5.0

21.4

3.5

5.1

4.5

...

  Credit to the government 1/

8.5

-6.2

3.8

-0.6

8.3

-0.6

-1.1

0.8

...

  Credit to the private sector 1/

-8.3

3.4

11.0

5.6

15.5

4.9

7.1

4.4

...

  Broad money (M2)

29.9

23.7

8.2

7.0

14.1

8.4

10.4

9.2

...

  Velocity (GDP/M2)

4.2

4.0

4.0

4.1

3.8

3.8

3.7

3.7

...

External sector

  Exports (f.o.b.; valued in CFA francs)

40.1

13.2

0.1

29.1

23.6

15.6

31.4

15.7

10.8

  Imports (f.o.b.; valued in CFA francs)

26.7

24.9

18.3

8.5

10.9

8.0

10.2

9.1

7.2

  Volume of exports

-29.8

5.4

2.5

15.4

18.3

23.1

37.3

12.0

6.0

  Volume of imports

-29.9

24.4

12.9

-1.8

5.8

7.9

16.6

8.1

6.0

  Terms of trade

10.6

7.4

-6.8

1.3

-0.4

-5.6

1.9

2.4

3.4

  Real effective exchange rate (depreciation -)

-38.8

7.7

3.0

...

-2.8

...

...

...

...

(In percent of GDP, unless otherwise specified)

Gross investment

19.3

22.5

24.8

24.9

25.4

26.4

25.5

25.3

25.3

  Government

7.0

9.3

10.9

11.5

12.5

13.0

12.5

12.3

11.9

  Private sector

12.3

13.2

13.9

13.4

12.9

13.5

12.9

13.0

13.5

  Gross domestic savings

6.1

7.2

7.5

9.3

9.2

10.2

11.2

11.7

12.3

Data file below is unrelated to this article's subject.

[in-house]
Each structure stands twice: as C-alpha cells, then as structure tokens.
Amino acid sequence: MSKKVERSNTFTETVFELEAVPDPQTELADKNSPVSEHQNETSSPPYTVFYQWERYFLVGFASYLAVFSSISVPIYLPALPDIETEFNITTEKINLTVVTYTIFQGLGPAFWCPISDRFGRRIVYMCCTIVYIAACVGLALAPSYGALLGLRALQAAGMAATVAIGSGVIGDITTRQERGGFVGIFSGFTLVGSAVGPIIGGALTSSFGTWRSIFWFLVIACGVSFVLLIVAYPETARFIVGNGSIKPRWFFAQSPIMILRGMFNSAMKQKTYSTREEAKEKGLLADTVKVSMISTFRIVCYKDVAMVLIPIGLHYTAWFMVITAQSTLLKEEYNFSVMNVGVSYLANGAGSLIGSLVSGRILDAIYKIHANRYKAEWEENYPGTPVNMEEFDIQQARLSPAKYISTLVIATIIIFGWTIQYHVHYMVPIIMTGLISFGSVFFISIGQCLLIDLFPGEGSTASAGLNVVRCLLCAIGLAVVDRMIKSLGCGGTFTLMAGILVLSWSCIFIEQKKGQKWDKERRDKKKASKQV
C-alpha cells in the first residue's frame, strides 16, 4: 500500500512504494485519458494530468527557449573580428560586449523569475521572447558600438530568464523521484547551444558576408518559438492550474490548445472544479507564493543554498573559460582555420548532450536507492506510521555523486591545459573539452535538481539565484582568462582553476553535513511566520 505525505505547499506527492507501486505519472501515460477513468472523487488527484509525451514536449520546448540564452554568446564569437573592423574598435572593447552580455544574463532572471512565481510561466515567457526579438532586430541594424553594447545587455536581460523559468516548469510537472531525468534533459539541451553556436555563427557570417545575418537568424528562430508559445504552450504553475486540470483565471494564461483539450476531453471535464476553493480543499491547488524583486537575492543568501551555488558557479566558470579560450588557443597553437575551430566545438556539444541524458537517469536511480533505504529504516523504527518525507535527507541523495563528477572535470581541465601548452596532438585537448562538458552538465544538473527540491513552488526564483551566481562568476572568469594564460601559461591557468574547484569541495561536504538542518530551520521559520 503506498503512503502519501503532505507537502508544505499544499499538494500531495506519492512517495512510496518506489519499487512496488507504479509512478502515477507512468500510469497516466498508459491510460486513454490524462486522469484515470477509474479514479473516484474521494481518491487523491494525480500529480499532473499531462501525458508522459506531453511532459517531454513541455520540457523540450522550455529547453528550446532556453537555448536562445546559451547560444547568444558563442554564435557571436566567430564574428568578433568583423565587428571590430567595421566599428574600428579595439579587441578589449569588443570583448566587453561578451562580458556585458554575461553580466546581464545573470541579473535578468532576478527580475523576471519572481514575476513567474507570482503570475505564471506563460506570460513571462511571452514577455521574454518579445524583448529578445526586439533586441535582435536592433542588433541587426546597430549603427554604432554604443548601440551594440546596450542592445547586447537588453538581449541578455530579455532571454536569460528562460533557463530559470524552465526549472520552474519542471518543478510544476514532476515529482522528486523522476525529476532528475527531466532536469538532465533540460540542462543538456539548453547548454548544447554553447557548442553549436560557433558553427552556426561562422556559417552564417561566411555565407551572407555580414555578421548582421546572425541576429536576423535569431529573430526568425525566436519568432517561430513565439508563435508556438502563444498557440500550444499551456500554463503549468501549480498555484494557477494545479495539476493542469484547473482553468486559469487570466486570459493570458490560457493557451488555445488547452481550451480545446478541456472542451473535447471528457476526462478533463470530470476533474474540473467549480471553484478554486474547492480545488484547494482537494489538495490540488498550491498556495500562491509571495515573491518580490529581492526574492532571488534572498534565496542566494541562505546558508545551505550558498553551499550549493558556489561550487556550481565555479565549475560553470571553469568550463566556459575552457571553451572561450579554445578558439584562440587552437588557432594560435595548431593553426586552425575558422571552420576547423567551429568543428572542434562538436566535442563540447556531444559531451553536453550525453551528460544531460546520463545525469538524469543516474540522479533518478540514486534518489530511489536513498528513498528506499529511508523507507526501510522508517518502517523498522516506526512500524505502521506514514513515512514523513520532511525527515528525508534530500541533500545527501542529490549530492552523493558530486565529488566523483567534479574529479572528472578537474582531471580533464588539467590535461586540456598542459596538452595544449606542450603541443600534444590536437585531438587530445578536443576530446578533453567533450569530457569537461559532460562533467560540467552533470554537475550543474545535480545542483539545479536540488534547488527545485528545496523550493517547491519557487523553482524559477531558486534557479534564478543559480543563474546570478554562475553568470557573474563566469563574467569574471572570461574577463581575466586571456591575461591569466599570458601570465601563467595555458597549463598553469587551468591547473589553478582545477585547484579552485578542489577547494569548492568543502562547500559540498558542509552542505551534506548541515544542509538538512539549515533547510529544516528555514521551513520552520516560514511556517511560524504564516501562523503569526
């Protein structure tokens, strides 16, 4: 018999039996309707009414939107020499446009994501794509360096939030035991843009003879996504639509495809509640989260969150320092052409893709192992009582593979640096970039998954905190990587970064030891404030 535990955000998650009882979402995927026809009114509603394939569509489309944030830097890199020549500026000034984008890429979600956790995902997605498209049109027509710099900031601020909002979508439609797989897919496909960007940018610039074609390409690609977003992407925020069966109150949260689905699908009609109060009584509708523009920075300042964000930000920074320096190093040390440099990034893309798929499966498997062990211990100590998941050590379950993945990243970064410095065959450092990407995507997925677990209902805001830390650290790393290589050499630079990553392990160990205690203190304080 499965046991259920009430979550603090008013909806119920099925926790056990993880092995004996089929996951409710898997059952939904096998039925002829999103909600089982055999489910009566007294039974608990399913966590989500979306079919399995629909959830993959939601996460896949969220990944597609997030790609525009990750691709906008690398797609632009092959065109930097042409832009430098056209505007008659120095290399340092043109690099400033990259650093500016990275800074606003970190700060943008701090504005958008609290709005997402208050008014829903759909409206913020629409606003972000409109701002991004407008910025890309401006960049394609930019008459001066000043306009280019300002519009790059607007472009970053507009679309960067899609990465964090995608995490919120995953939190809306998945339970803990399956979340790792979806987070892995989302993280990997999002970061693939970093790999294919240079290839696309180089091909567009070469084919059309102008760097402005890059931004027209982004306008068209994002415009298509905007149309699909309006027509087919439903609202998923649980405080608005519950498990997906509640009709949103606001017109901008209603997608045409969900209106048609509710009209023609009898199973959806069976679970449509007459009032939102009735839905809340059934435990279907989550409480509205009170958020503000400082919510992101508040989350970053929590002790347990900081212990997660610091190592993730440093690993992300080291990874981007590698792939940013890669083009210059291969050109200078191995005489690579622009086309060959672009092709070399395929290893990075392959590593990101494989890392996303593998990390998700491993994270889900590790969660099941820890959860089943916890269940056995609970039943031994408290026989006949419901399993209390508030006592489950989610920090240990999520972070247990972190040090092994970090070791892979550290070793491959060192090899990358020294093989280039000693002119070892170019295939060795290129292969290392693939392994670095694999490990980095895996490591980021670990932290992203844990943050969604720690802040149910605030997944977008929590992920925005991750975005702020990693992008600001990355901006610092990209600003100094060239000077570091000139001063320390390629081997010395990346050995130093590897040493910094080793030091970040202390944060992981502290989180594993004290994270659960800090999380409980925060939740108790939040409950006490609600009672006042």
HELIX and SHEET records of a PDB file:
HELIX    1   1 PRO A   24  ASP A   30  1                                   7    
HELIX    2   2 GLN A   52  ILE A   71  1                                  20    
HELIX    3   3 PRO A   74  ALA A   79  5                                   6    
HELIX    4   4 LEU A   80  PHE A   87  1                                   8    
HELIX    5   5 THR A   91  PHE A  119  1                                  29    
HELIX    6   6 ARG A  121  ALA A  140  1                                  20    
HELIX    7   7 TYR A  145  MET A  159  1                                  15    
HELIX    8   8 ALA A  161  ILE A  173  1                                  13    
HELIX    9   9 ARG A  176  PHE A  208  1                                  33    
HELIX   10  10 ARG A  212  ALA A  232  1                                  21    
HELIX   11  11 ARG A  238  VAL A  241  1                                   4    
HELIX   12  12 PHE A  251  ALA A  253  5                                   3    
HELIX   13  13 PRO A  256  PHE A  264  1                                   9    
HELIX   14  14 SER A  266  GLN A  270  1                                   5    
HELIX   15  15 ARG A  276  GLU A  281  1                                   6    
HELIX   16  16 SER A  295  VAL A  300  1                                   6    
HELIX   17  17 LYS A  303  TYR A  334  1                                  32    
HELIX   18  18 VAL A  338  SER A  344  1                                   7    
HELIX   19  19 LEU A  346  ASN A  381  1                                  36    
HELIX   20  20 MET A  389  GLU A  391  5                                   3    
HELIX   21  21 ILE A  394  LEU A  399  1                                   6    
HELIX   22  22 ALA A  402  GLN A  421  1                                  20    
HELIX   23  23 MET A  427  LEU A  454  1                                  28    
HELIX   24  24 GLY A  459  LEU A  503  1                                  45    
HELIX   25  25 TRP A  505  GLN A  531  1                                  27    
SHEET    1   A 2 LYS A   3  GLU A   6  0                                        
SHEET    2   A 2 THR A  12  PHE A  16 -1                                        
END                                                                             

Government savings

2.5

3.7

4.8

5.9

6.0

6.7

5.8

5.4

5.0

  Private savings

3.6

3.4

2.7

3.4

3.2

3.5

5.4

6.3

7.3

  Gross national savings

17.4

16.8

14.8

15.2

15.3

14.8

15.8

16.3

17.1

Central government finances

  Revenue

11.0

11.6

12.3

12.9

13.0

13.9

13.0

12.5

12.0

  Domestic primary expenditure and net lending

11.9

10.6

10.7

11.0

11.9

12.5

12.2

12.0

11.8

  Overall fiscal balance 2/

-11.0

-9.4

-9.0

-8.2

-10.1

-11.6

-10.3

-10.1

-9.9

  Primary balance (deficit -) 3/

-0.9

1.0

1.7

1.9

1.1

1.4

0.8

0.5

0.2

  Current primary balance 3/

0.0

1.9

3.0

4.0

3.9

4.2

3.5

3.2

2.9

External sector

  Exports of goods and nonfactor services

13.2

13.0

12.2

13.2

13.8

14.1

16.1

16.8

17.0

  Imports of goods and nonfactor services

26.3

28.3

29.5

28.8

30.1

30.3

30.4

30.5

30.0

  Current account balance (excluding official transfers)